Although paid sick leave policies generate momentum at the state and local government levels, it is a fairly new development. Many jurisdictions passed paid sick leave laws only within the last several years. On the one hand, this shows the policy has gained increasing awareness and support; however, due to the recentness of these policies, economic data regarding the costs and benefits are still accumulating.
Some research shows promising outlooks. A study analyzing the costs and benefits of Austin’s paid sick leave ordinance estimates 211,000 employees will gain access to this benefit at the cost of $34.3 million for employers. The policy is expected to yield $38.8 million in benefits per year to employers through savings from reduced turnover. There is an additional $3.8 million benefit to the community in terms of reduced spending on health care expenses.
Similarly, a study commissioned by the city of San Antonio concludes that 345,000 workers will gain access to paid sick leave benefits as a result of the city’s ordinance. It will cost small businesses (of less than 20 workers) $16 million per year to provide this benefit, but they will recover $11 million in direct benefits from increased productivity and enhanced stability of the workforce. In addition, the broader community will get another $33 million benefit per year due to reduced use of the health care system, such as fewer emergency room visits and lower medical expenses.
Aside from the positive results, additional studies referenced by the city of San Antonio generally find limited evidence of abuse. Workers tend to view paid sick leave as insurance rather than an entitlement, and they save the days for emergency use instead of exhausting days as they are accrued. Employers usually cover short-term employee absences by temporarily assigning tasks to other workers, allowing employees to swap shifts, putting work on hold, or having employees work from home when applicable; as such, labor cost increases have been modest.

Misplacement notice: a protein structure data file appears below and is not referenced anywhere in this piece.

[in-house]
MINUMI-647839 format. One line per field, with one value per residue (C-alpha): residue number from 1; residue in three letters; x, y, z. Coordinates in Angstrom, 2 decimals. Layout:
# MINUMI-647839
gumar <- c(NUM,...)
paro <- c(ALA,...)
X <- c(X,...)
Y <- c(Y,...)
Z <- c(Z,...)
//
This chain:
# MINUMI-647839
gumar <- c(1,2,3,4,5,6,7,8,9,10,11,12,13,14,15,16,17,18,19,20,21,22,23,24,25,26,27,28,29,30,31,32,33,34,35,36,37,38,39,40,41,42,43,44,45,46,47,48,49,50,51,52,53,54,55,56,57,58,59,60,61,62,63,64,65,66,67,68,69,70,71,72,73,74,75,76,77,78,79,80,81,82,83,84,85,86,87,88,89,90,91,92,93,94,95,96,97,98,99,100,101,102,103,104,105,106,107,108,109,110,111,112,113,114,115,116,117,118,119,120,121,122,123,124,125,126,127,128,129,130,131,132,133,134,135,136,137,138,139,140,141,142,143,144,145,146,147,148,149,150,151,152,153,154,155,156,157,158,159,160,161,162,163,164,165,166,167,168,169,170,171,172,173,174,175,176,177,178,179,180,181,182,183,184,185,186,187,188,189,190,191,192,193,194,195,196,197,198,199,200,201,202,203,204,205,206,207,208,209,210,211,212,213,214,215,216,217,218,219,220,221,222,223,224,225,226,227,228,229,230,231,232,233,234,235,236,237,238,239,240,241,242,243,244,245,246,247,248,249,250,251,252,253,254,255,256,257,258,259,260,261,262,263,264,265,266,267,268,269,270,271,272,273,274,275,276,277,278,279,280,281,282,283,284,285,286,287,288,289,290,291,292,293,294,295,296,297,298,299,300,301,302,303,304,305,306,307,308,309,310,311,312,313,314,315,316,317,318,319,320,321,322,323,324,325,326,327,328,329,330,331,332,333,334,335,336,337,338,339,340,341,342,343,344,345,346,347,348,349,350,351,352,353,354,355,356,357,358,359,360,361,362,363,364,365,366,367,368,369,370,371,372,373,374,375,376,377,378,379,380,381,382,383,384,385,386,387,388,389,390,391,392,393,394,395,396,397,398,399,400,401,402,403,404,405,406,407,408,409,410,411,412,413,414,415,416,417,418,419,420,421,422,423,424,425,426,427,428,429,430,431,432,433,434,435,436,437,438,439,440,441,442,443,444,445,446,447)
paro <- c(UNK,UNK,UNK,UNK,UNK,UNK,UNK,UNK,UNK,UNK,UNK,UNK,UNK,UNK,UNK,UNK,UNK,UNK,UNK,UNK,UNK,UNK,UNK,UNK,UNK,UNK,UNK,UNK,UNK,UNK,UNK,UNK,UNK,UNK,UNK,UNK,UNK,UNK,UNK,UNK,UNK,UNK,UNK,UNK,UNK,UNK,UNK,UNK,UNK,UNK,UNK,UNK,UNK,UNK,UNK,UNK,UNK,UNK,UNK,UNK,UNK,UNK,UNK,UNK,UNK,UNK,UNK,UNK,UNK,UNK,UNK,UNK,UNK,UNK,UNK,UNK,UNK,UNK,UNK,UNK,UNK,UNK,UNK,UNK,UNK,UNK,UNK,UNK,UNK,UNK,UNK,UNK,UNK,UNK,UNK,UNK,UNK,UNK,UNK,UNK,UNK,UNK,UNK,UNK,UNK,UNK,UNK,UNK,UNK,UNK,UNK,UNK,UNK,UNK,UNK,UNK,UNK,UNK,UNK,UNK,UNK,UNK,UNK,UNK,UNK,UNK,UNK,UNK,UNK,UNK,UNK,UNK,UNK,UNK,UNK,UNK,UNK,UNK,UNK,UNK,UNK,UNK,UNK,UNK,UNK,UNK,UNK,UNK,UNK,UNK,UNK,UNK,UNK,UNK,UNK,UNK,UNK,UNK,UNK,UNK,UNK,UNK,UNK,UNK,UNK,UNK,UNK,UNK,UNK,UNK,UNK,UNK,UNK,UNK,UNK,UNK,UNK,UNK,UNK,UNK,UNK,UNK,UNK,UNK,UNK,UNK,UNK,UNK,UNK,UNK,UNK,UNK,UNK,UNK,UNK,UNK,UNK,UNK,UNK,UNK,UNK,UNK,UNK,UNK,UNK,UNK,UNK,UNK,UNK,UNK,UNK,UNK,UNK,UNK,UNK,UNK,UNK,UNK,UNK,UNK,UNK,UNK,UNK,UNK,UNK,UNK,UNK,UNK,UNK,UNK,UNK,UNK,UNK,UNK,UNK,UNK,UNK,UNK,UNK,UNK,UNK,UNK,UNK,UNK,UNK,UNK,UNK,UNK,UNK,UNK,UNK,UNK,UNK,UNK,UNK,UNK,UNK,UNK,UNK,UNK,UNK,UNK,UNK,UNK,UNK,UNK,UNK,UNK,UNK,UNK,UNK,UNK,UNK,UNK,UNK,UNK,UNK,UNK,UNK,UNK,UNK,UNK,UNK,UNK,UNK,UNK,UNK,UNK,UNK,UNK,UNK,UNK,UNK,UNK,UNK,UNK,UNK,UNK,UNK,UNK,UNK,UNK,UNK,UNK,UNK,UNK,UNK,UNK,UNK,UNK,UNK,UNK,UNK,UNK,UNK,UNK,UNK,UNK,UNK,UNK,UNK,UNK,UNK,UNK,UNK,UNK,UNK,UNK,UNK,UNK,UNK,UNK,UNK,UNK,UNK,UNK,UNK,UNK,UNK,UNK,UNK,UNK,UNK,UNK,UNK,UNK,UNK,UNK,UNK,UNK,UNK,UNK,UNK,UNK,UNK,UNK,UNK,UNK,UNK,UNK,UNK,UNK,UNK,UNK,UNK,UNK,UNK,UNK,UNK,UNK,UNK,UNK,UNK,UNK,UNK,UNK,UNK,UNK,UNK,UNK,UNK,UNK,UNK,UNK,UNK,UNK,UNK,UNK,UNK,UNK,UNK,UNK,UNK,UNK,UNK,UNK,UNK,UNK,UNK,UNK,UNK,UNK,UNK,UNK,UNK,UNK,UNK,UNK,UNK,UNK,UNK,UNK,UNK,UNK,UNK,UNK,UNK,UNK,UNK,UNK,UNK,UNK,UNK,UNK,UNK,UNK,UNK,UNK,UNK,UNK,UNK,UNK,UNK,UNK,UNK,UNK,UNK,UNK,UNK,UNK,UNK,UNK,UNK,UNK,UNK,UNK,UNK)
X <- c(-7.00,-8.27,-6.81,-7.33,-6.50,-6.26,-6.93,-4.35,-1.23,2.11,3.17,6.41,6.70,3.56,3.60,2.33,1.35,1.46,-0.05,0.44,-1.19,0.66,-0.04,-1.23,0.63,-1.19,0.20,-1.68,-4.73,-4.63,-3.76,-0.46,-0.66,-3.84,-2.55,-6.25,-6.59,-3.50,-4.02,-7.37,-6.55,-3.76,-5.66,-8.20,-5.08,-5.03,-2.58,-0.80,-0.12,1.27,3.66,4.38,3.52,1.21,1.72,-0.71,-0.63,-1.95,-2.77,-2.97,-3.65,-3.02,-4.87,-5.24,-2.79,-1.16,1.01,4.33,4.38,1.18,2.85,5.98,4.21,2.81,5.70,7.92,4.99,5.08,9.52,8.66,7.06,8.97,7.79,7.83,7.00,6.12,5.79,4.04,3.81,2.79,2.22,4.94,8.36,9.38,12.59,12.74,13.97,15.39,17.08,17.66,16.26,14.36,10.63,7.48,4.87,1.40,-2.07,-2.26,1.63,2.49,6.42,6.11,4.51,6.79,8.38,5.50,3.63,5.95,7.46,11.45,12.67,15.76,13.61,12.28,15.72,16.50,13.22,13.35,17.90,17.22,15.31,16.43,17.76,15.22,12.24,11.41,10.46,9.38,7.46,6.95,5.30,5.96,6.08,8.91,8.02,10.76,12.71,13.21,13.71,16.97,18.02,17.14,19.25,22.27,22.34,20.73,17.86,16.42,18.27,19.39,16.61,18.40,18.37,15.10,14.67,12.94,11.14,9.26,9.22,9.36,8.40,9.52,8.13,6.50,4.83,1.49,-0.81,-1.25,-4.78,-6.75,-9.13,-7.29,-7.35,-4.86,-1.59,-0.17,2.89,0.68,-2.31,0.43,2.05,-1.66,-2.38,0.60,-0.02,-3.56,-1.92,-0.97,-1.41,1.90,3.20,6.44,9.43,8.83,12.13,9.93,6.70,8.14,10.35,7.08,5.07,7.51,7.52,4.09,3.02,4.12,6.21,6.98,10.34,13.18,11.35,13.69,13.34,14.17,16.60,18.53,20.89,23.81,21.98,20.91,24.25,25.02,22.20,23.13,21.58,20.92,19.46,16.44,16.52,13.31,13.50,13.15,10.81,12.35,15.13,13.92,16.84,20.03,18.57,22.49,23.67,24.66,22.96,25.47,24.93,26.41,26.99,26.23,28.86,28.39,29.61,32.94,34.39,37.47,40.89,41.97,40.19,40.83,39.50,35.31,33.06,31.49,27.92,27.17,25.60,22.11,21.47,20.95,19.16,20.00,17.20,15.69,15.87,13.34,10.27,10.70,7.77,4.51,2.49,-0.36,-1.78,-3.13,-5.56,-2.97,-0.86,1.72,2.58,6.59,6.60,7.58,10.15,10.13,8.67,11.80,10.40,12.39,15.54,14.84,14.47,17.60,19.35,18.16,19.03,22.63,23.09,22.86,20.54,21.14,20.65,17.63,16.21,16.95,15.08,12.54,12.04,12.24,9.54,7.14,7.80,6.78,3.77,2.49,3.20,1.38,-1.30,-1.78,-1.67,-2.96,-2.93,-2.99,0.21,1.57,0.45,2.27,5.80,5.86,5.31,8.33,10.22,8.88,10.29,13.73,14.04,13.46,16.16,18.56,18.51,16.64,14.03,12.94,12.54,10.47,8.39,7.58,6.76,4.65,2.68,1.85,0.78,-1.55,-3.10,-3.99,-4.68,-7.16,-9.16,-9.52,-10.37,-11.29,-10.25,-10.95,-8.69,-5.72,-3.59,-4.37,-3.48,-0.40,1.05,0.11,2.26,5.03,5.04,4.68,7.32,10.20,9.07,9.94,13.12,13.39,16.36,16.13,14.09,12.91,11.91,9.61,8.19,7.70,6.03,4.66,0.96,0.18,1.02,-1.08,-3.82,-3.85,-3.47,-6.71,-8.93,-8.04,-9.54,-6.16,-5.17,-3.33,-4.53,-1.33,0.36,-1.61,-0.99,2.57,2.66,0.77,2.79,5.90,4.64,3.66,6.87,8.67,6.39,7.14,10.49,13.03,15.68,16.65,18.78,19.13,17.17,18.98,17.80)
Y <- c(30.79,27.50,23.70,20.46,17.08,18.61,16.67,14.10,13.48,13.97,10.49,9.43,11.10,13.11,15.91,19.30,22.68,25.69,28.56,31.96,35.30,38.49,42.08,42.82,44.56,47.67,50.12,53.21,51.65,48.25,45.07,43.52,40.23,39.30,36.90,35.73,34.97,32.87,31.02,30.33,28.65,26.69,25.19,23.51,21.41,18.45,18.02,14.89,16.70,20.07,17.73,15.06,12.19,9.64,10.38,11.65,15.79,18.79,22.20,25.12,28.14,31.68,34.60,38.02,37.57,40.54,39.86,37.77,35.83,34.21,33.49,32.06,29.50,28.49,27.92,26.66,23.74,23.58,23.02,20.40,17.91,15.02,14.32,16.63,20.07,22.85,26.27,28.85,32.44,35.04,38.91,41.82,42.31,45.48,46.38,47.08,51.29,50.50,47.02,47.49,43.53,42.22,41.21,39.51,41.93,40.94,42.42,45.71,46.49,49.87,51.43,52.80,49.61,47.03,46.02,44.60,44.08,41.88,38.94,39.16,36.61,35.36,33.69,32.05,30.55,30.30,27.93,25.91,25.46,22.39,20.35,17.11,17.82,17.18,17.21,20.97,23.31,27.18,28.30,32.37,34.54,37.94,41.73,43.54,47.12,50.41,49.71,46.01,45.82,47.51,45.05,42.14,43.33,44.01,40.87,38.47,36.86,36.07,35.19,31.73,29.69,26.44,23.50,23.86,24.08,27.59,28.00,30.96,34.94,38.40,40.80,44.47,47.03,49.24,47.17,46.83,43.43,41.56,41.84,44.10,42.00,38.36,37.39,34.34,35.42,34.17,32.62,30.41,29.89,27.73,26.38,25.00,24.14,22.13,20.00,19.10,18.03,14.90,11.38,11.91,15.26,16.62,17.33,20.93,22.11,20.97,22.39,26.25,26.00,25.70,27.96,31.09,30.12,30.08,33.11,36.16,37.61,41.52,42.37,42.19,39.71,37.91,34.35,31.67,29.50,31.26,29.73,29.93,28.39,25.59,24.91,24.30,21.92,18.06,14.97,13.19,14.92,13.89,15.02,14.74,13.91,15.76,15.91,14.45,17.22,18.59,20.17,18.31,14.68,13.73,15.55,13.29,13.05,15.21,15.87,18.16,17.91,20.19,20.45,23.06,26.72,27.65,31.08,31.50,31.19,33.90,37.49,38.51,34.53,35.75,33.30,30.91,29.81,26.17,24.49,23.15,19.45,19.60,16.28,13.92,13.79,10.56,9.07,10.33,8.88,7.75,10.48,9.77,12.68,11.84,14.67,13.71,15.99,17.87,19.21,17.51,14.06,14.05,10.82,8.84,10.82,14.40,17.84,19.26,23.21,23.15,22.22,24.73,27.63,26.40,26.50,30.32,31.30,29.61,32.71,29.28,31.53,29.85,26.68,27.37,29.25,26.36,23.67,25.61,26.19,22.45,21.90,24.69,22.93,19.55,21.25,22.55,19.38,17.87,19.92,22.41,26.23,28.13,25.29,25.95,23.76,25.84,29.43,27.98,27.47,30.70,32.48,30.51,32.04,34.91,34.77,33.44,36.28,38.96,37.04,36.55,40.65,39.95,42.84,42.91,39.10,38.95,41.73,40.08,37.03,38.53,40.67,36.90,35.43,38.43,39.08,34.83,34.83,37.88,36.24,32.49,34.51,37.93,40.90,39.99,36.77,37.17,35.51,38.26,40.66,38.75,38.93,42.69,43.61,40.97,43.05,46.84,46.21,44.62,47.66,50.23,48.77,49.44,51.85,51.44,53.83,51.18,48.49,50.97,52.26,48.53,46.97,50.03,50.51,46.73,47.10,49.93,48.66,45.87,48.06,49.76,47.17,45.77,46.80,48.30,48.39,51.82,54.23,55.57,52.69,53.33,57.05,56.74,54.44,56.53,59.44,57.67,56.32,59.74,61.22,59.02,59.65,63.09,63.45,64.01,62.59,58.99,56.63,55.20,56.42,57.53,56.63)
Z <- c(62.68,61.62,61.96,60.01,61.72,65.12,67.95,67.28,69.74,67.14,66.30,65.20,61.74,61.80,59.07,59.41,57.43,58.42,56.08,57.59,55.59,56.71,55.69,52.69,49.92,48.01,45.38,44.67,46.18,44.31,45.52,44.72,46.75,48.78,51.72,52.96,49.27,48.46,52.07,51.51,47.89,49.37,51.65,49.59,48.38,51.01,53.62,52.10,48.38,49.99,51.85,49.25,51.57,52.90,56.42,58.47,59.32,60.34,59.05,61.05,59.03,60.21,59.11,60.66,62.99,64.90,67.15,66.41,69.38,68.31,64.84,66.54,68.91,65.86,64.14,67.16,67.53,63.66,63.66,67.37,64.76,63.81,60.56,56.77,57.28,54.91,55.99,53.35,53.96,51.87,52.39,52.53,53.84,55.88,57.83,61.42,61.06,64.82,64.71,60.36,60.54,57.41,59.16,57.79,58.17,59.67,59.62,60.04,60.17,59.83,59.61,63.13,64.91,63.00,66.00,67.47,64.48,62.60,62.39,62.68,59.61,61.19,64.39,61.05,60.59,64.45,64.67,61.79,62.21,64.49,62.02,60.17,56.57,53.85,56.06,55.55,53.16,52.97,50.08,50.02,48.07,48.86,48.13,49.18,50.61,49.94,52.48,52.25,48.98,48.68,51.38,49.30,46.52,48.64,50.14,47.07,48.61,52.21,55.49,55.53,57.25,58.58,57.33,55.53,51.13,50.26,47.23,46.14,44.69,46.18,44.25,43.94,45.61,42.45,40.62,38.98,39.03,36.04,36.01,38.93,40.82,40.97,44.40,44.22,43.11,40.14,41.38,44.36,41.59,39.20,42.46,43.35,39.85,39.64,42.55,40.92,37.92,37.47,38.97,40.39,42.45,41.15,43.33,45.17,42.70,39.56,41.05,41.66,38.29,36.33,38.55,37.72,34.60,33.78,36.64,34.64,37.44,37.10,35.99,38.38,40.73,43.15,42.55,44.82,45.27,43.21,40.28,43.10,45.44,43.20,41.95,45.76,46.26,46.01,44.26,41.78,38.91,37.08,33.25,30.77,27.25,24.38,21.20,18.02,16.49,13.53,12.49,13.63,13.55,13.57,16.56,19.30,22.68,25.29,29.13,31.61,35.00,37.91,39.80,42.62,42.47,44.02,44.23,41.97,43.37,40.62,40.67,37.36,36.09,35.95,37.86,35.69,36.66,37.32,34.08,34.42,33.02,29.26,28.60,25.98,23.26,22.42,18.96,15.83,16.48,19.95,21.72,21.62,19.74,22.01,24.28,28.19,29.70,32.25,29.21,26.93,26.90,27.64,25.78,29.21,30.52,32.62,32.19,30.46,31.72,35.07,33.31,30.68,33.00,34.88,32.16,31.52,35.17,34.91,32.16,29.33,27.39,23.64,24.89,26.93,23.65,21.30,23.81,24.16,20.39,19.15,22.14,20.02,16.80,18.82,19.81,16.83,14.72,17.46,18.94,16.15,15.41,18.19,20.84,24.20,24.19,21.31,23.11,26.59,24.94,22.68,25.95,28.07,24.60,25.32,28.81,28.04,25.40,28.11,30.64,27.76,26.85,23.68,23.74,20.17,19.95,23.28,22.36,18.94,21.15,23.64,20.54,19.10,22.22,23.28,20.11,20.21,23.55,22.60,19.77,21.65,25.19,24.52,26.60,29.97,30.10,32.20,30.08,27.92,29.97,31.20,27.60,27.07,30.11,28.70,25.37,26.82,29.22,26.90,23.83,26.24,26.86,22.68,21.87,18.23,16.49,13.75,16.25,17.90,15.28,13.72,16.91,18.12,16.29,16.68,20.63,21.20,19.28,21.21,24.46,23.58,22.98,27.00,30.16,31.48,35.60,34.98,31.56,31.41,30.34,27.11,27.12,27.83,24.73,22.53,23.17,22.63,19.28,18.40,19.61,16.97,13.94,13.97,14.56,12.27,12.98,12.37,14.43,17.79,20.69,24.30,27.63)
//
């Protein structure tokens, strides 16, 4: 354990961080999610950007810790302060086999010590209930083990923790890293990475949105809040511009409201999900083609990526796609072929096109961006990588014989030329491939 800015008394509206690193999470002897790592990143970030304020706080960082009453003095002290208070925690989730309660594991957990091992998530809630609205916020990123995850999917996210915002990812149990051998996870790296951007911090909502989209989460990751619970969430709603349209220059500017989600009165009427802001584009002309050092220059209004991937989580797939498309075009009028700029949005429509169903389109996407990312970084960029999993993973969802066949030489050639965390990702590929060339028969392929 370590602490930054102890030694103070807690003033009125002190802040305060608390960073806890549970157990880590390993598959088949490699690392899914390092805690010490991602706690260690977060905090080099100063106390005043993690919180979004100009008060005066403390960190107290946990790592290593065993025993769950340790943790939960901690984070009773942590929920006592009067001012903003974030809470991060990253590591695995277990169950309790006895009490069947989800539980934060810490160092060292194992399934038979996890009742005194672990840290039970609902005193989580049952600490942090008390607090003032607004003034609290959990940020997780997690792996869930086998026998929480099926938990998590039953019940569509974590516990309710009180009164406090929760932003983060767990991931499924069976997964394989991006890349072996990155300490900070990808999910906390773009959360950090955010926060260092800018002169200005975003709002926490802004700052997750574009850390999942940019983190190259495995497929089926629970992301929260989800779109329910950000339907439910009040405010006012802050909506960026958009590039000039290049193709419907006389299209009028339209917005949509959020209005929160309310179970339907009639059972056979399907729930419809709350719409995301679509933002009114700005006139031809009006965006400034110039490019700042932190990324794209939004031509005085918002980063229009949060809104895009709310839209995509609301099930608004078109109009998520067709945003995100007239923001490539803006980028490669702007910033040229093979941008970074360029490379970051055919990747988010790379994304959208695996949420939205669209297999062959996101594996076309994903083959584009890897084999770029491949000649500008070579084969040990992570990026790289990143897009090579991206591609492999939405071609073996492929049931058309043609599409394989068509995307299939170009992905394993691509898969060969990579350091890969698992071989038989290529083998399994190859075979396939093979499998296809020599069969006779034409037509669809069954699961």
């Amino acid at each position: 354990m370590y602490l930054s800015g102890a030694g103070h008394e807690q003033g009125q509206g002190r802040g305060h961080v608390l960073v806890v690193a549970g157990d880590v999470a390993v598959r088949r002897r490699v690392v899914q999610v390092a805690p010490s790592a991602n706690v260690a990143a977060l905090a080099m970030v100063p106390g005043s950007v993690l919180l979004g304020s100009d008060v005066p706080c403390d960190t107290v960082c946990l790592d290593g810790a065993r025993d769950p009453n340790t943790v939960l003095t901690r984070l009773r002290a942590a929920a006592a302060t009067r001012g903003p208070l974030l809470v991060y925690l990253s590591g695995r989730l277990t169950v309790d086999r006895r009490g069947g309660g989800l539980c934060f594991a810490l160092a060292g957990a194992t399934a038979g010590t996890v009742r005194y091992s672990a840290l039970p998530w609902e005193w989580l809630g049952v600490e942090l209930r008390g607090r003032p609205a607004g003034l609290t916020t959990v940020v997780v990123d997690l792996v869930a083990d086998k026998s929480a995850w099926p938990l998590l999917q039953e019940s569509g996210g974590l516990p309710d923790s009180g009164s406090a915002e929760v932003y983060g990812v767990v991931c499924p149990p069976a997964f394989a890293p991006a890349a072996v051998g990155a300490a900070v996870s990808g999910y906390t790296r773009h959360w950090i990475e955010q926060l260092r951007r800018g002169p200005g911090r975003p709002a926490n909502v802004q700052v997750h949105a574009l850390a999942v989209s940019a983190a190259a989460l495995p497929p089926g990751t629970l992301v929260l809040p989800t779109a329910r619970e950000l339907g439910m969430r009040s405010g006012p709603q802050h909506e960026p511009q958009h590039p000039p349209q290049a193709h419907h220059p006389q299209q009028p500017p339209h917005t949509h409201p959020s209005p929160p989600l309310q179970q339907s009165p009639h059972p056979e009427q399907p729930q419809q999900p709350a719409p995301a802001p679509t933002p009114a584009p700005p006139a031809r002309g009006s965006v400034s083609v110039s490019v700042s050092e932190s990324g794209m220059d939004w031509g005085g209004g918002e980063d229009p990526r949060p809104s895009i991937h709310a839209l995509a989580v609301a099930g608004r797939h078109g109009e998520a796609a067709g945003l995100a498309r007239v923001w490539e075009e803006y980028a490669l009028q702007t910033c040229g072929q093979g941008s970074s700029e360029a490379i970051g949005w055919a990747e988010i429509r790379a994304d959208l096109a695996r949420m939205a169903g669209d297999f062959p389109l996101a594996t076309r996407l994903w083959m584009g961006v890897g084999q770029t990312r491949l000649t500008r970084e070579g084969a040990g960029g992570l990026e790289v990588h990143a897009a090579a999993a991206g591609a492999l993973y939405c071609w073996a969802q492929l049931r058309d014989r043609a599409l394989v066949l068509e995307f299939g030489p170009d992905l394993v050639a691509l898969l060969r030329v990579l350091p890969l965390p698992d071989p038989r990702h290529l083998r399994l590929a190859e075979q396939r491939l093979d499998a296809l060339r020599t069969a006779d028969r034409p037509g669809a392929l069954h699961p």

However, some survey-based studies found the laws had a limited impact on reducing workplace illness, because some sick employees nevertheless report to work for various reasons. These studies typically involve interviews with employers and employees regarding their experiences with paid sick leave laws shortly before or after the laws’ implementation. In some cases, the same set of survey results may be viewed positively and negatively. For instance, some view a study that surveyed employers’ perspectives on Seattle’s paid sick leave ordinance as positive evidence that the policy has high support from both employers and employees and limited impact on profitability, whereas others state the survey shows no decrease of employee turnover.
However, paid sick leave policies can help improve public health by keeping sick workers at home. Across industries, workers in hospitality, leisure and food services have the lowest paid sick leave coverage; less than half of the workers in these industries have access to the benefit in 2019. Not surprisingly, when Seattle adopted a paid sick leave ordinance in September 2012, employers in the food and accommodation industry reported the biggest increase in coverage: before the ordinance, 14% employers in the industry offered paid sick leave, and 78% employers offered such benefit one year after the law went into effect.